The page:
The UK economy contracted by 0.2% in the last three months of 2011, official figures show.
The figure is the first estimate of the UK 's GDP from the fourth quarter of last year, and could be revised up or down as more relevant data becomes available to the Office for National Statistics (ONS).
A 0.2% fall was slightly more pronounced than economists had predicted, although it could not prevent the UK from registering growth across the whole of 2011, although the 0.9% expansion reflects a slow and unsure recovery.
The Government came under attack over the figures at an ill-tempered Prime Minister's Questions at noon today, with Labour leader Ed Milliband accusing the coalition of total arrogance and complacency over the economy.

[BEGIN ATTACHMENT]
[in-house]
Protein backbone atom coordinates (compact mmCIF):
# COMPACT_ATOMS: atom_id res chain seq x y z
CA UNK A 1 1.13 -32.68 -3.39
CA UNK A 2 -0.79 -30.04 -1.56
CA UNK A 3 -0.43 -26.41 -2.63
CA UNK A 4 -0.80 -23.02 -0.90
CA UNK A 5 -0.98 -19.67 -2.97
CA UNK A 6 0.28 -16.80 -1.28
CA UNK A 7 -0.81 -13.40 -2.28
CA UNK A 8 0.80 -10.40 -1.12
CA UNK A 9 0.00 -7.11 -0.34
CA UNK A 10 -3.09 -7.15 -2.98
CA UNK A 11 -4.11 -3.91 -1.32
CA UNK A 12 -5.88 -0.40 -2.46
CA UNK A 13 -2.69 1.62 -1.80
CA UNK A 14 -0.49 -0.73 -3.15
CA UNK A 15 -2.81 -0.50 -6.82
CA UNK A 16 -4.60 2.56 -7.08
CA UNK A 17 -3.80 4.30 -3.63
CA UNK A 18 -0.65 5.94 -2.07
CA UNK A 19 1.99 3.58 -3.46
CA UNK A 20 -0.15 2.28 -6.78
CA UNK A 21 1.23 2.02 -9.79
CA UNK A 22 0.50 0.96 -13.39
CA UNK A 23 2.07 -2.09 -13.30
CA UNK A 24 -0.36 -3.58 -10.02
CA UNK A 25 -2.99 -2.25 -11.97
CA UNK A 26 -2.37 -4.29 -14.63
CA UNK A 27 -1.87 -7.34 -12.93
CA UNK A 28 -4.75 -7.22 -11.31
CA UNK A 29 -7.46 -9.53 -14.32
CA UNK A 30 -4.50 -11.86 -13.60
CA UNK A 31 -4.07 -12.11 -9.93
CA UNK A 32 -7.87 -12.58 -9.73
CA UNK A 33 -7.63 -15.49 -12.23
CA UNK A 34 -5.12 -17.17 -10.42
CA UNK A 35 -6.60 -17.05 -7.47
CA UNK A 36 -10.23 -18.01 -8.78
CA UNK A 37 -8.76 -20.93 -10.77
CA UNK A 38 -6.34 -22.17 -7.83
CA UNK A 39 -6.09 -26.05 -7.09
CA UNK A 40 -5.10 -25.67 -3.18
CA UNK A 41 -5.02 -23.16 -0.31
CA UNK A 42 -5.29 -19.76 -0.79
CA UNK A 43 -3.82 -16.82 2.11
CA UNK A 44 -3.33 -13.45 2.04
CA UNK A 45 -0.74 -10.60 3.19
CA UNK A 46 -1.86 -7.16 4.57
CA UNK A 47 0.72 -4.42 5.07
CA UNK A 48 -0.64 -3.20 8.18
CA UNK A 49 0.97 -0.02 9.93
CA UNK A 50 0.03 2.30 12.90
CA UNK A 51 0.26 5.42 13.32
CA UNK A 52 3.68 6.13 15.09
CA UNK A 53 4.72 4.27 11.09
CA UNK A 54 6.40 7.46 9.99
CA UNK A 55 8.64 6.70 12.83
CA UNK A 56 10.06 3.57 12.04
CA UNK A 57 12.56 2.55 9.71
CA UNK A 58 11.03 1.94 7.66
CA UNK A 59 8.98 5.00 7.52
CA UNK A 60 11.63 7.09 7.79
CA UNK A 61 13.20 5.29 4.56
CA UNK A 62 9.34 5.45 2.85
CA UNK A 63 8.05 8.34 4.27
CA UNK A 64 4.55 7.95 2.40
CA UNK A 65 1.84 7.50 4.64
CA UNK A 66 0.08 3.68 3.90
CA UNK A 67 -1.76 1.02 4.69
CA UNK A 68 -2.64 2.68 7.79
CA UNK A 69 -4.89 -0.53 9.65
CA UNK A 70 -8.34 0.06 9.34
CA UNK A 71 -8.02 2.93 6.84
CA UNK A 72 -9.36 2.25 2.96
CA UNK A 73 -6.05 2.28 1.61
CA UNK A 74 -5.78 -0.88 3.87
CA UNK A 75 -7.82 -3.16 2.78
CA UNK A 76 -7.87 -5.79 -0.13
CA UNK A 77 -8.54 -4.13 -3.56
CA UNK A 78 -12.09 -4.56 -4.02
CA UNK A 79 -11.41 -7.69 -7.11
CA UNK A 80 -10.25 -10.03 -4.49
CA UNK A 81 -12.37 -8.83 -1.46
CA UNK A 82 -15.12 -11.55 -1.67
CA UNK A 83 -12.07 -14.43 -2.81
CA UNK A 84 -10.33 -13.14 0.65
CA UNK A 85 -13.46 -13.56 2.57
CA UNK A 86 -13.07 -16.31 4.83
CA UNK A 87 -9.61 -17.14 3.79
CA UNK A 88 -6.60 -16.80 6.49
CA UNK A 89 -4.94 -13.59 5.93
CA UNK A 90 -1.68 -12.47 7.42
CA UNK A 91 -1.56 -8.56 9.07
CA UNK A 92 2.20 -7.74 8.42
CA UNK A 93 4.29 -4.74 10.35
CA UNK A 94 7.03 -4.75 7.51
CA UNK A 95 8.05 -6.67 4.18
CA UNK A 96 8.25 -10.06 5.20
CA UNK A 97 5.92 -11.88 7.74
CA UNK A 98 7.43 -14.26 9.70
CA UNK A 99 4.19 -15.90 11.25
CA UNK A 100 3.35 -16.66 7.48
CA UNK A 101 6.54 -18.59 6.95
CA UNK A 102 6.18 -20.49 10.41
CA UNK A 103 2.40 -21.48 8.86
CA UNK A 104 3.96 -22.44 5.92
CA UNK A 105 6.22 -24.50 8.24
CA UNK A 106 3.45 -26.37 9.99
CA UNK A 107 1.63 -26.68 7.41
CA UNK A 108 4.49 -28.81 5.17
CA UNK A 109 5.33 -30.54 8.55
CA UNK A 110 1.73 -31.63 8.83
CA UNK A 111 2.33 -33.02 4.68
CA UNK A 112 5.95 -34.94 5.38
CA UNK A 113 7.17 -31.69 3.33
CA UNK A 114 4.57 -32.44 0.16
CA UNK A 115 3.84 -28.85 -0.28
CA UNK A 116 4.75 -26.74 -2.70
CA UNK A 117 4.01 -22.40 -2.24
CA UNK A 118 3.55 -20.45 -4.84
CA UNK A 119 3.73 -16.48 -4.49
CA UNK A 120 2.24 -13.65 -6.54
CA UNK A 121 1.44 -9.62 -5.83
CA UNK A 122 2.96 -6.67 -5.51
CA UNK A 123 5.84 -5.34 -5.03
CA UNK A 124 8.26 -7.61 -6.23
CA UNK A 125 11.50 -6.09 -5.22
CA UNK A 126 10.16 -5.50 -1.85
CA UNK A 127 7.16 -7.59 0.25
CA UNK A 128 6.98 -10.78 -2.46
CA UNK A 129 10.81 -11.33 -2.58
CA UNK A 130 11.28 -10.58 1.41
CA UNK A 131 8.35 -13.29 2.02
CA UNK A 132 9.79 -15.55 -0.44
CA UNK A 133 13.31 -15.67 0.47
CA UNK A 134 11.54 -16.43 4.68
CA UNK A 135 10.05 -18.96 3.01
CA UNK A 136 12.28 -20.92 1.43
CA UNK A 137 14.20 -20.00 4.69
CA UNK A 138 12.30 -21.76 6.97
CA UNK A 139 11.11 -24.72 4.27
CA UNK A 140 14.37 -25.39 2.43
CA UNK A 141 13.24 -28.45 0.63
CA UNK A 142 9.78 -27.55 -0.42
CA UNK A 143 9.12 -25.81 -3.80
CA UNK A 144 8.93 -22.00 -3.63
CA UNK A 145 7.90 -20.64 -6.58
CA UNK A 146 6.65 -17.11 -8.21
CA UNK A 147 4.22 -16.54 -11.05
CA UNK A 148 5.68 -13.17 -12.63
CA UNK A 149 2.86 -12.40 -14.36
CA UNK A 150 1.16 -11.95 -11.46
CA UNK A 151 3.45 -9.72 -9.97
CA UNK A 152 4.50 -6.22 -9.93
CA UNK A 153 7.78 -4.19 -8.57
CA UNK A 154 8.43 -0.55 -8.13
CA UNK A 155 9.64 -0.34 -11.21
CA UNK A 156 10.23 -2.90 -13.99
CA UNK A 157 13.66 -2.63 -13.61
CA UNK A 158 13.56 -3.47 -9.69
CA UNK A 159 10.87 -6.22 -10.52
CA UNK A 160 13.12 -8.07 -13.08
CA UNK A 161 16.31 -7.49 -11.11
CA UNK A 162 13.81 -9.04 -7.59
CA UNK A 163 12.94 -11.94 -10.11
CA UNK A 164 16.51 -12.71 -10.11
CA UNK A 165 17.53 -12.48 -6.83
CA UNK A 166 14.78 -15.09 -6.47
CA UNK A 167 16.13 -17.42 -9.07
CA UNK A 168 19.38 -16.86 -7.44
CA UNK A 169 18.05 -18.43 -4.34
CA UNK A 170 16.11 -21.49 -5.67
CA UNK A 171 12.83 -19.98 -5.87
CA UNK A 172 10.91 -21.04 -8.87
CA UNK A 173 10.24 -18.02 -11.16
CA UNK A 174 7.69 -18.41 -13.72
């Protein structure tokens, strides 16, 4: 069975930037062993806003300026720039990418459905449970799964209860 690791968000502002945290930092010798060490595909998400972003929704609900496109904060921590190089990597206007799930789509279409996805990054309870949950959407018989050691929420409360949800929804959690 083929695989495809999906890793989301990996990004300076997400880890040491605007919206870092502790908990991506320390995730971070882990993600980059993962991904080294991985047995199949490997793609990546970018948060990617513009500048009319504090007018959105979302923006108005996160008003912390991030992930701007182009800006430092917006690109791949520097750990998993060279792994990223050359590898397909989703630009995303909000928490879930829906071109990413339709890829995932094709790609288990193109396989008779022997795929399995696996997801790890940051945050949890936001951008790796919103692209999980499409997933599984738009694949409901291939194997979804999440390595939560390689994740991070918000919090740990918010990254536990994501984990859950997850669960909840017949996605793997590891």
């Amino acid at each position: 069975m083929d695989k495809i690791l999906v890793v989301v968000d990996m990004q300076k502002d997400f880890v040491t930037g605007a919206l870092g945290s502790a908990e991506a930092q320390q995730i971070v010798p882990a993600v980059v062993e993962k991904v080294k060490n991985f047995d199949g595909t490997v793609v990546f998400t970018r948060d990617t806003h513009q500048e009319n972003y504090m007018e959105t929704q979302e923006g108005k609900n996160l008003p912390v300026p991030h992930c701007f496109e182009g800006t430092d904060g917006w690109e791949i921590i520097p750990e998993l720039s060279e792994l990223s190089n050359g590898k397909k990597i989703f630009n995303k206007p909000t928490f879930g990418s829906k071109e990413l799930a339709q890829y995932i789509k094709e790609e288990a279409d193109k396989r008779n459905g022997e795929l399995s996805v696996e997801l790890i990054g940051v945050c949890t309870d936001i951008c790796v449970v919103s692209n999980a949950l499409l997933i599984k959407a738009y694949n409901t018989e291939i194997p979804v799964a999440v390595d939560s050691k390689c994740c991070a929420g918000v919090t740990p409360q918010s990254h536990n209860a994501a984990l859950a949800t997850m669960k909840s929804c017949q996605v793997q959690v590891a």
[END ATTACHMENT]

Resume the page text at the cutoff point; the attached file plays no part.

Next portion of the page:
Prime Minister David Cameron admitted the figures were disappointing, but cited the large deficit left by the previous administration, tight household budgets and problems across the eurozone for the drop in GDP.
He added that Labour's economic policy to borrow more would have left the UK in an even worse position.
It is the first time for a year that the UK economy has not registered quarterly growth; freezing weather was to blame in the fourth quarter of 2010 when a fall of 0.5% was recorded by the ONS.
During the last quarter, the construction sector saw output fall by 0.5%, while the services industry saw no change, and manufacturing output fell by 0.9%.
The ONS said the public sector strike which took place on 30 November 'is likely' to have had an adverse effect on UK GDP, but it was not possible to measure to what extent.
Find the best financial information for you -Compare Financial Solutions
Disclaimer: Information is correct as of the date of publication (shown at the top of this article). Any products featured may be withdrawn by their provider or changed at any time.
Moneyfacts.co.uk will, like most other websites, place cookies onto your computer’s
hard drive. This includes tracking cookies.